Garcia enters Open on a roll
SOUTHAMPTON, N.Y. -- First, there was the image of Sergio Garcia slashing at a shot at the base of a tree in the 1999 PGA Championship. Then, there was the image of Garcia hopping up and down at the Masters in April, angry with what he considered media slights over the past couple of years while he made serious swing changes.
Rewind to the past month, and the young Spaniard is no longer hopping. Instead, he's been standing proudly twice in that time span, accepting winners' checks and trophies.
Is the mini Seve Ballesteros reaching the heights that were predicted for him when he finished behind Tiger Woods in the 1999 PGA• Do the wins at the EDS Byron Nelson Classic and last week's Buick Classic stamp him as a contender this week in the U.S. Open at Shinnecock Hills Golf Club?
"I feel like I'm pretty comfortable with my game," he said. "I've been quite consistent lately and really feel like I have a bit more confidence in myself to try to do something here. I don't want to say that I'm a favorite this week, but I feel like I'm playing nicely, so for my own confidence, that's always good."
This will be Garcia's fifth U.S. Open, and the only real success he's had in the event came two years ago when the Open was held about 30 miles west of Shinnecock Hills at Bethpage Black. He was in the top five every round, eventually shooting a 74 on Sunday that left him in fourth.
The course and the tournament were difficult enough, but the fans turned on Garcia after the first round. He was still using his old swing, which had more trigger mechanisms than a Remington factory.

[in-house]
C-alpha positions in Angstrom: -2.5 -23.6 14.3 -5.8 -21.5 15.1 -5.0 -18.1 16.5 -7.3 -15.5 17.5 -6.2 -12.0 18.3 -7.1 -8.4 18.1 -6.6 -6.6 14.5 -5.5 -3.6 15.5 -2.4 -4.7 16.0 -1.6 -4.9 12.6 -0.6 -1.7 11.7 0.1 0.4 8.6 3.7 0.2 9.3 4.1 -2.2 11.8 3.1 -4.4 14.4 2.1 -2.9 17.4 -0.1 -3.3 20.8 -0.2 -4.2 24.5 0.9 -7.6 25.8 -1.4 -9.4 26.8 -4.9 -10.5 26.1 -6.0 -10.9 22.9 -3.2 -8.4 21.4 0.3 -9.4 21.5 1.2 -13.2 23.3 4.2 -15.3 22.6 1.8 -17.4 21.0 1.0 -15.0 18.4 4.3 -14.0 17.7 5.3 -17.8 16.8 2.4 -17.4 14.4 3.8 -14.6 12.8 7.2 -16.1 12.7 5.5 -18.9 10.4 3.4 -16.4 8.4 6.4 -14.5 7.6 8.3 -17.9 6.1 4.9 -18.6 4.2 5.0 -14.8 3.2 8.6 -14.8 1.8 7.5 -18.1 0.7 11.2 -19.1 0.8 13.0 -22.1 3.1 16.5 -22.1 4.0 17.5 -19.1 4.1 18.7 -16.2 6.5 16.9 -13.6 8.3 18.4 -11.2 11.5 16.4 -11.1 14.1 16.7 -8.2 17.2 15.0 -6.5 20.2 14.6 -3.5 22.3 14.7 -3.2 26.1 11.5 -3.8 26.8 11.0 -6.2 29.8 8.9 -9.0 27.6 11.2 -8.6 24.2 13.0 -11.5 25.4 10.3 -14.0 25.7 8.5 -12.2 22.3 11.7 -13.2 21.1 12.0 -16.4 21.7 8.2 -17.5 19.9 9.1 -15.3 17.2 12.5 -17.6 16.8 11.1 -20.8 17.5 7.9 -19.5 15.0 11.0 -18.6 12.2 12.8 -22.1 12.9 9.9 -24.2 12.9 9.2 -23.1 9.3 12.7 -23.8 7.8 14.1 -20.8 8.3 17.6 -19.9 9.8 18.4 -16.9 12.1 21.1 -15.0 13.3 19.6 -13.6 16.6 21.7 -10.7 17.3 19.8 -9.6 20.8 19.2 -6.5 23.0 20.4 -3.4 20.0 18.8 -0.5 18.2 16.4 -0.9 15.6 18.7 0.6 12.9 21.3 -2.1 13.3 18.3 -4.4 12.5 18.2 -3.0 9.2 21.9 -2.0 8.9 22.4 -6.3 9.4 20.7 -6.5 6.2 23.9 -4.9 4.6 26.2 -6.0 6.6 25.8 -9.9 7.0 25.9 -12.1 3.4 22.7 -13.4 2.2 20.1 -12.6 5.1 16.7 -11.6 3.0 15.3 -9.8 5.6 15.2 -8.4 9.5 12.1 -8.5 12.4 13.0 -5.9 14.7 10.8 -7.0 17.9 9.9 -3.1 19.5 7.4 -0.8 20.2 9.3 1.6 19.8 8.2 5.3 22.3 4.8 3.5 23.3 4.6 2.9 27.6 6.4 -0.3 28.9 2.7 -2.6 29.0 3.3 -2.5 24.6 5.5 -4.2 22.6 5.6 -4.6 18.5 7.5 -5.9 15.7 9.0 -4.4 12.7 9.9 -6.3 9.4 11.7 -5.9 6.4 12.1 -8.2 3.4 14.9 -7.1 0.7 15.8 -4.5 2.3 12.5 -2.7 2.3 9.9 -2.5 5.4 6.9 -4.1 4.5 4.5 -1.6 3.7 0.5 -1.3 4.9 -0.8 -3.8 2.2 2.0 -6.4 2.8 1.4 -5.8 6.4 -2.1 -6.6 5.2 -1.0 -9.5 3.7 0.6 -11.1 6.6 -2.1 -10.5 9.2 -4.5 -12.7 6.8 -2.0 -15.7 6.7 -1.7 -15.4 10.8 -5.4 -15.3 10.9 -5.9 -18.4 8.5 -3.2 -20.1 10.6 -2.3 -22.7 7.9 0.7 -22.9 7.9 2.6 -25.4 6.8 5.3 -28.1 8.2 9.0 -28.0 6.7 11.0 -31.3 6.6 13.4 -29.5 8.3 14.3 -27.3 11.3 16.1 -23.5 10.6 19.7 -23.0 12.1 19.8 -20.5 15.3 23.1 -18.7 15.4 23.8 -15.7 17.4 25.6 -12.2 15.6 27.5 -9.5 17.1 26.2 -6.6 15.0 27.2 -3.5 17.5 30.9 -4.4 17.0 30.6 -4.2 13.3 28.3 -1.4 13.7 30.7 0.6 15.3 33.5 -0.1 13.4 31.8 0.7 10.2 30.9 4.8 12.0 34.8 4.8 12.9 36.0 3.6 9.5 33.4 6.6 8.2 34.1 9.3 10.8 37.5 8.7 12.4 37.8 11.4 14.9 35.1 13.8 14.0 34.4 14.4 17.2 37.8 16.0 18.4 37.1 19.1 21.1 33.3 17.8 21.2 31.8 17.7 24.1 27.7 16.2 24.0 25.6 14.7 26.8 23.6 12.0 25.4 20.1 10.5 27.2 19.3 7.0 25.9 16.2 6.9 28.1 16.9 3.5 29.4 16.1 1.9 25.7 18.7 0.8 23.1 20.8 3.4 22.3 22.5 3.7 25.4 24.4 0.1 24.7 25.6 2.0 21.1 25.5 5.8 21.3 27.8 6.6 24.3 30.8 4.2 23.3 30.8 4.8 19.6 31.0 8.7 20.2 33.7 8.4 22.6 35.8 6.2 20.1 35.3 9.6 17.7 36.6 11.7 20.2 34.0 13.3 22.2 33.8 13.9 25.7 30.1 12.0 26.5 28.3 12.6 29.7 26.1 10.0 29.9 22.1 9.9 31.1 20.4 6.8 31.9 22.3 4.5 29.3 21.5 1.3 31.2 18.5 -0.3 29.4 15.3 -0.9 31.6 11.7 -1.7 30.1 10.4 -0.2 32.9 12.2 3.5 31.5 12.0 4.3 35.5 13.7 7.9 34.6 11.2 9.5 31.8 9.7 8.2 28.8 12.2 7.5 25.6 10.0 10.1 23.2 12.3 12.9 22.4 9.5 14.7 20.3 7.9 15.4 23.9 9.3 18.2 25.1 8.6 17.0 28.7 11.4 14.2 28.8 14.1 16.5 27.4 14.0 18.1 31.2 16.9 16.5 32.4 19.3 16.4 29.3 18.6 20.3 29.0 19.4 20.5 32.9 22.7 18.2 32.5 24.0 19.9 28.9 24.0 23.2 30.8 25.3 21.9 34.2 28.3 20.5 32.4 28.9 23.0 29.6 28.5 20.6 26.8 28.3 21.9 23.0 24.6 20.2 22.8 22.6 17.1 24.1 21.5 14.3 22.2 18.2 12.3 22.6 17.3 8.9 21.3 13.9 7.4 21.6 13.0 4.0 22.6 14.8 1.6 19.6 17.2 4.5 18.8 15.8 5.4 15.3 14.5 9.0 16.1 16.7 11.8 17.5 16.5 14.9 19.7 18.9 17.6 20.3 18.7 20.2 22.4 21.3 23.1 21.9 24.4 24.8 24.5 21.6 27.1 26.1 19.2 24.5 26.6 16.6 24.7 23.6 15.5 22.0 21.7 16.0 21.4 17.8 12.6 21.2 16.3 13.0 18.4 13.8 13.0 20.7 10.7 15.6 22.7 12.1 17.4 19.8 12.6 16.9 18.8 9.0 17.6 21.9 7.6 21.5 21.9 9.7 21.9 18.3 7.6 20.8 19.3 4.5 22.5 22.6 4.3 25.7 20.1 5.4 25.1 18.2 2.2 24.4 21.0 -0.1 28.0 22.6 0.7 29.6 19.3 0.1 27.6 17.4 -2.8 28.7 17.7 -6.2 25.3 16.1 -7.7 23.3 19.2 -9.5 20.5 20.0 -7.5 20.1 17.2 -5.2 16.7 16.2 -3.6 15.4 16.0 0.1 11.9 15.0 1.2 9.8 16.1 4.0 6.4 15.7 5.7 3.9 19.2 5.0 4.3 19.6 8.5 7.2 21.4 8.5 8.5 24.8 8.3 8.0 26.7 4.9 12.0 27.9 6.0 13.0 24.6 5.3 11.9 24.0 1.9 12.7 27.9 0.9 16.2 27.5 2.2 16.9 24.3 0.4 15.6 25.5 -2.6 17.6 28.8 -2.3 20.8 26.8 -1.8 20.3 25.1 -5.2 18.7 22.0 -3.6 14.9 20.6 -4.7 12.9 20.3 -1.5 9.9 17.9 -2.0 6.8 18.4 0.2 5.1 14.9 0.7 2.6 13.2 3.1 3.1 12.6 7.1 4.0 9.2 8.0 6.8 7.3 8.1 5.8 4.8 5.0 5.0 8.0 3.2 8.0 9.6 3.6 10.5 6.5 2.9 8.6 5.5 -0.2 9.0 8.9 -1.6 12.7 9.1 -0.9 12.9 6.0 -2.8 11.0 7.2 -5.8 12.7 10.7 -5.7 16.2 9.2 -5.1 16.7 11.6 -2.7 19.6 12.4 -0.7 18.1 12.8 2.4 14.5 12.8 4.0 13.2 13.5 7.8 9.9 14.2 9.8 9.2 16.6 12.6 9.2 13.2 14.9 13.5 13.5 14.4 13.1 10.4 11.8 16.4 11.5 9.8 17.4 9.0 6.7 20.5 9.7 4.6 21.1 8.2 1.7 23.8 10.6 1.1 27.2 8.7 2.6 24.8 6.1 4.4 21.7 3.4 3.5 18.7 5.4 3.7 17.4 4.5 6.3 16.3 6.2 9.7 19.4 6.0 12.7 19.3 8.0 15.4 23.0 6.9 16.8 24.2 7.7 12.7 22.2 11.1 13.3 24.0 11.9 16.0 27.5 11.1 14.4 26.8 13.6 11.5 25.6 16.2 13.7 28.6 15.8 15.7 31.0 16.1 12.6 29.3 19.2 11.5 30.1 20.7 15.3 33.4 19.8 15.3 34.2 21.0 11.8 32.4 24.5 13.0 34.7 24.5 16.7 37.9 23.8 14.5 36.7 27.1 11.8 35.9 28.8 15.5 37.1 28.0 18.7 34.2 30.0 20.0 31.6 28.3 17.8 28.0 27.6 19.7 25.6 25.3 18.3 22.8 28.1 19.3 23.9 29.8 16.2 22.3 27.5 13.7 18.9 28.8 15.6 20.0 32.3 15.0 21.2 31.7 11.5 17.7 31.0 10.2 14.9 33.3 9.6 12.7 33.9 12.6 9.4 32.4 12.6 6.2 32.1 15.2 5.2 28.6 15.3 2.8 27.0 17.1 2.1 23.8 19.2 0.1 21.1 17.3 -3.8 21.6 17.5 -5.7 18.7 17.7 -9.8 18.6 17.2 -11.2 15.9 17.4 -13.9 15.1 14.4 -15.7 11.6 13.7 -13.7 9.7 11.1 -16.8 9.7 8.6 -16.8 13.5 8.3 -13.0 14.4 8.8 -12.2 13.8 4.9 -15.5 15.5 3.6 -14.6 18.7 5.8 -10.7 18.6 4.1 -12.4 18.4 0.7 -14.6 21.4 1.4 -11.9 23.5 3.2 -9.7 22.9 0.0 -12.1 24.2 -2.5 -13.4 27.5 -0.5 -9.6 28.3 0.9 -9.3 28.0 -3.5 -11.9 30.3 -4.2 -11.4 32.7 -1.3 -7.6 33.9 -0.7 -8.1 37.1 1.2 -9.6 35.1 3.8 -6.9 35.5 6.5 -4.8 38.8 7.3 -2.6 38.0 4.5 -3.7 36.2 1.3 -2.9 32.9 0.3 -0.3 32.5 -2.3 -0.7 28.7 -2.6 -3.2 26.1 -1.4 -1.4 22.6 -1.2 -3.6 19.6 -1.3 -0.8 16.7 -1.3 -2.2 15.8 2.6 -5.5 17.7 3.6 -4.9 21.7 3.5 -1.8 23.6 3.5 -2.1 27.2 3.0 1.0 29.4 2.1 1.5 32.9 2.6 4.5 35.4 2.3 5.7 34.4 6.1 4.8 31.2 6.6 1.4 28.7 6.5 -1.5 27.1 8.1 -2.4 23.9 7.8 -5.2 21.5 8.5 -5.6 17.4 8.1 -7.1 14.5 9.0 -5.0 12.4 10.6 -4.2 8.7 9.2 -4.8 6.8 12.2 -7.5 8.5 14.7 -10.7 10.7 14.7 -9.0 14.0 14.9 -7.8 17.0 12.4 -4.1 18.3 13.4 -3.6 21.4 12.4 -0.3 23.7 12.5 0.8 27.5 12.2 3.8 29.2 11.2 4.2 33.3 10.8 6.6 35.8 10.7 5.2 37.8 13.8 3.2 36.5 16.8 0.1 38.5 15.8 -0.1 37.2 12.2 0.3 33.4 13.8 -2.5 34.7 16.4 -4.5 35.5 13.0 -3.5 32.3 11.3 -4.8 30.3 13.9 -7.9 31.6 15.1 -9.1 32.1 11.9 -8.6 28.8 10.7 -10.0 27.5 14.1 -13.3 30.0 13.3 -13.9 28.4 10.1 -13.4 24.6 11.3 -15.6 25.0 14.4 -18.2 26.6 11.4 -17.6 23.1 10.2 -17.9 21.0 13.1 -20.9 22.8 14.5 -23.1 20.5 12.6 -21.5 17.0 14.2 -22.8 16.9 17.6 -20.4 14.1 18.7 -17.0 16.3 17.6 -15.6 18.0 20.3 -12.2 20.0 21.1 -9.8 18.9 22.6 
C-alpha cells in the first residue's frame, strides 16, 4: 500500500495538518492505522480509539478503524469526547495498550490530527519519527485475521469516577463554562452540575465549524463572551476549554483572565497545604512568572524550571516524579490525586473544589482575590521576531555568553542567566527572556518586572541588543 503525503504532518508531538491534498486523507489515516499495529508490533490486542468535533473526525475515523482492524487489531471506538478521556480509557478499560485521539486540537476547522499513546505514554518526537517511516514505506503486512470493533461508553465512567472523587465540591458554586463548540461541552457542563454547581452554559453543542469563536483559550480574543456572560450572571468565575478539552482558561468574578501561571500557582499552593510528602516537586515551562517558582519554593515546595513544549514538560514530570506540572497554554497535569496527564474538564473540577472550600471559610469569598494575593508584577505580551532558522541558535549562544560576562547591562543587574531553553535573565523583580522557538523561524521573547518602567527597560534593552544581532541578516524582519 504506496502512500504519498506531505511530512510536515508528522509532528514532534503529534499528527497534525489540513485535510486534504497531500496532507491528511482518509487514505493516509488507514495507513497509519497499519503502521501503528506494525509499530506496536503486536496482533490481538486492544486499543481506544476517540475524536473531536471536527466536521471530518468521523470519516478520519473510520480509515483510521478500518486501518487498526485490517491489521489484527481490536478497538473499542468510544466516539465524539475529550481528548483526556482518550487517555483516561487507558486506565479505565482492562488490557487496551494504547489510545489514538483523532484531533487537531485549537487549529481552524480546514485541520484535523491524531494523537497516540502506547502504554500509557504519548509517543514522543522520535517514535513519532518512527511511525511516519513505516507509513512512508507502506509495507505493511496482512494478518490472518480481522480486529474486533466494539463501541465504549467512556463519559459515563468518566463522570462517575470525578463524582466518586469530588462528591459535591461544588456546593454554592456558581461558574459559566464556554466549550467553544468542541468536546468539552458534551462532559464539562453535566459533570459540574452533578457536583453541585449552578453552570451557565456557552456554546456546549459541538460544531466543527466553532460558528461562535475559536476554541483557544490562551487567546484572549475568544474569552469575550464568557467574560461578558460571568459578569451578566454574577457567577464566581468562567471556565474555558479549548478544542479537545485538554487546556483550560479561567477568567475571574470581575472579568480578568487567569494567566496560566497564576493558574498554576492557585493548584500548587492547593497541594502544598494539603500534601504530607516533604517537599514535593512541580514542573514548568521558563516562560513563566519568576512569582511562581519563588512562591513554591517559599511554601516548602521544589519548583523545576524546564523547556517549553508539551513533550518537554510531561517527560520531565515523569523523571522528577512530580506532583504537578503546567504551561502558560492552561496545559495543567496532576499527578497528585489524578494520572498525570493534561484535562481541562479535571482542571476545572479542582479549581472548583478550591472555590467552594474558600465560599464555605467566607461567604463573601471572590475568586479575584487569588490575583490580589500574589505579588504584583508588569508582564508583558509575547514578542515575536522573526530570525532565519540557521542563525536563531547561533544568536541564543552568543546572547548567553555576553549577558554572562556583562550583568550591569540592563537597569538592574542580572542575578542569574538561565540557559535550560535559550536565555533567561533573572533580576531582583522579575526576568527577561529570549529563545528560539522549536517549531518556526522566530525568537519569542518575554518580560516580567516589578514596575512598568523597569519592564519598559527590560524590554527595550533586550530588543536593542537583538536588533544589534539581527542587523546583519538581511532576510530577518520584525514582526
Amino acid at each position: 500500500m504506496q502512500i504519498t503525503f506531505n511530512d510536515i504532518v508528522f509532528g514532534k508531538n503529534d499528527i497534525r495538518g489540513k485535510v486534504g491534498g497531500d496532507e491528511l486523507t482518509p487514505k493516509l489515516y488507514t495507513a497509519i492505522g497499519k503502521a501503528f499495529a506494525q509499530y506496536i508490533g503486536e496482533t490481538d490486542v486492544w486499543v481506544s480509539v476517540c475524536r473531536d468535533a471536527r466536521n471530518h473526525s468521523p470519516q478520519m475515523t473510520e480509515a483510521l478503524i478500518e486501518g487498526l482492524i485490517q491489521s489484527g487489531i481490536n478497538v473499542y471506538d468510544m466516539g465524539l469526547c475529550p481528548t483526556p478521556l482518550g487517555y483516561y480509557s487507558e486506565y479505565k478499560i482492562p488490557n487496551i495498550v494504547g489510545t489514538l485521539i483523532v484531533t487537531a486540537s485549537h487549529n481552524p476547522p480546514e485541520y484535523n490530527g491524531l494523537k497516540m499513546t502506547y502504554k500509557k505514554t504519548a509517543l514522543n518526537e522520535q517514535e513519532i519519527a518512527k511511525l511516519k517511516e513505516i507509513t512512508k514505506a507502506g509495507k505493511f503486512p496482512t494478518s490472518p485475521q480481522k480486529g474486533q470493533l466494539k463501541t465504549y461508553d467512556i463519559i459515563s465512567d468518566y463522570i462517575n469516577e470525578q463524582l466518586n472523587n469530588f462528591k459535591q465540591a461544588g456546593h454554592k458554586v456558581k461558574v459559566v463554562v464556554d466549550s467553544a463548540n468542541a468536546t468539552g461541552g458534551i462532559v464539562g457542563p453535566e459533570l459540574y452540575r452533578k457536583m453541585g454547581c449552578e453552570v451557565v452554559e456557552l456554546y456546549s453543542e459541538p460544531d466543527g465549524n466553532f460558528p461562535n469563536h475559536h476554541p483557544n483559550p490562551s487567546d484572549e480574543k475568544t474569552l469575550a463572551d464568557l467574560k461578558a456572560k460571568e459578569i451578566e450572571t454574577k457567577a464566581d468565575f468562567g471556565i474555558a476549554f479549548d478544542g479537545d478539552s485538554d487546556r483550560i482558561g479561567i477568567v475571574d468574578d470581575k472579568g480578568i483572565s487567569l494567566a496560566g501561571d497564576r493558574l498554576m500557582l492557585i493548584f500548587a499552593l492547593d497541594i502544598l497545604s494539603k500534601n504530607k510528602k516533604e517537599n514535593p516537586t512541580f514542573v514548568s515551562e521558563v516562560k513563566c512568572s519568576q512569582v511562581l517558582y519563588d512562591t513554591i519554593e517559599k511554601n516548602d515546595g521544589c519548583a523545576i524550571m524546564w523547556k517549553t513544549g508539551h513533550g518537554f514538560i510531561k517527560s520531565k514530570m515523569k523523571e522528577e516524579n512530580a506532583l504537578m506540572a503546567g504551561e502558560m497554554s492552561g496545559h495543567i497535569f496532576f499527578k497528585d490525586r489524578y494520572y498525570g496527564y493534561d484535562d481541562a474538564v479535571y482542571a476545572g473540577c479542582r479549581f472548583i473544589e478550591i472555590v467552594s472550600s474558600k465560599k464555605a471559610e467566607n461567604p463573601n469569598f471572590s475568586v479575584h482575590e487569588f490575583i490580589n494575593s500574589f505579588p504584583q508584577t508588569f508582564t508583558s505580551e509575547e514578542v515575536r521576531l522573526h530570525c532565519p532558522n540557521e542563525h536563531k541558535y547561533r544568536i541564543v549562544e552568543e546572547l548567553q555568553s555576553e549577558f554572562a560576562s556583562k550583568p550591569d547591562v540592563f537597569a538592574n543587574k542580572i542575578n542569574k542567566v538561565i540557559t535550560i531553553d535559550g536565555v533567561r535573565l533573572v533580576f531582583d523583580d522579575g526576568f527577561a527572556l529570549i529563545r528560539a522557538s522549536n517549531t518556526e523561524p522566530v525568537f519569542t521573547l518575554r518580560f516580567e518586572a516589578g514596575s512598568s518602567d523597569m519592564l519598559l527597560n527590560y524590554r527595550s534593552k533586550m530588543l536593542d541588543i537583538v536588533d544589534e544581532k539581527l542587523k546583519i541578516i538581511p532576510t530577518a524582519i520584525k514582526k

"I don't think all of that affected me that much," Garcia said. "I tried to block it out. As I always said, I think it was just a minority of the whole crowd. I felt like a lot of people were behind me. There was that little group that was a bit louder than the rest, and you could hear them more."
The crowd issue aside, Garcia has good memories about a very difficult week in June 2002.
"Well, I hope I can put myself back in that position and test myself again and see how I go through that," he said. "I really feel like there's a lot more consistency in me now than there was before. I feel like I know what I'm doing. I really liked the way I played that whole week. Unfortunately, Sunday, I didn't come out as well as I wanted to. It was a great learning experience."
If you're looking for any other reasons to justify Garcia as a serious contender, consider this week's venue. It's much more the type of course Garcia and the Europeans are used to than the Americans.
"Definitely, this course has a European look to it," Garcia said. "Although we're in New York, it feels like you're back in the British Isles. It's an absolutely links course, even the grass and everything looks the same as in the British Isles. We're all looking forward to it. It's going to be a tough week, but it should be fun."
While Westchester Country Club, site of Garcia's triumph last week in the Buick, bears little resemblance to Shinnecock Hills, he believes what happened there will have a very positive impact for him on what happens here.
"I thought last week, the way the course was playing, how fast and firm it was, my idea was that Sunday would be a big day to check your patience for this week," Garcia said. "The combination of how fast it was playing and how the wind was blowing 20-25 miles an hour, it was a good test. And I was happy to see myself get through that. And I think this week is going to be like that, but probably 10 times more."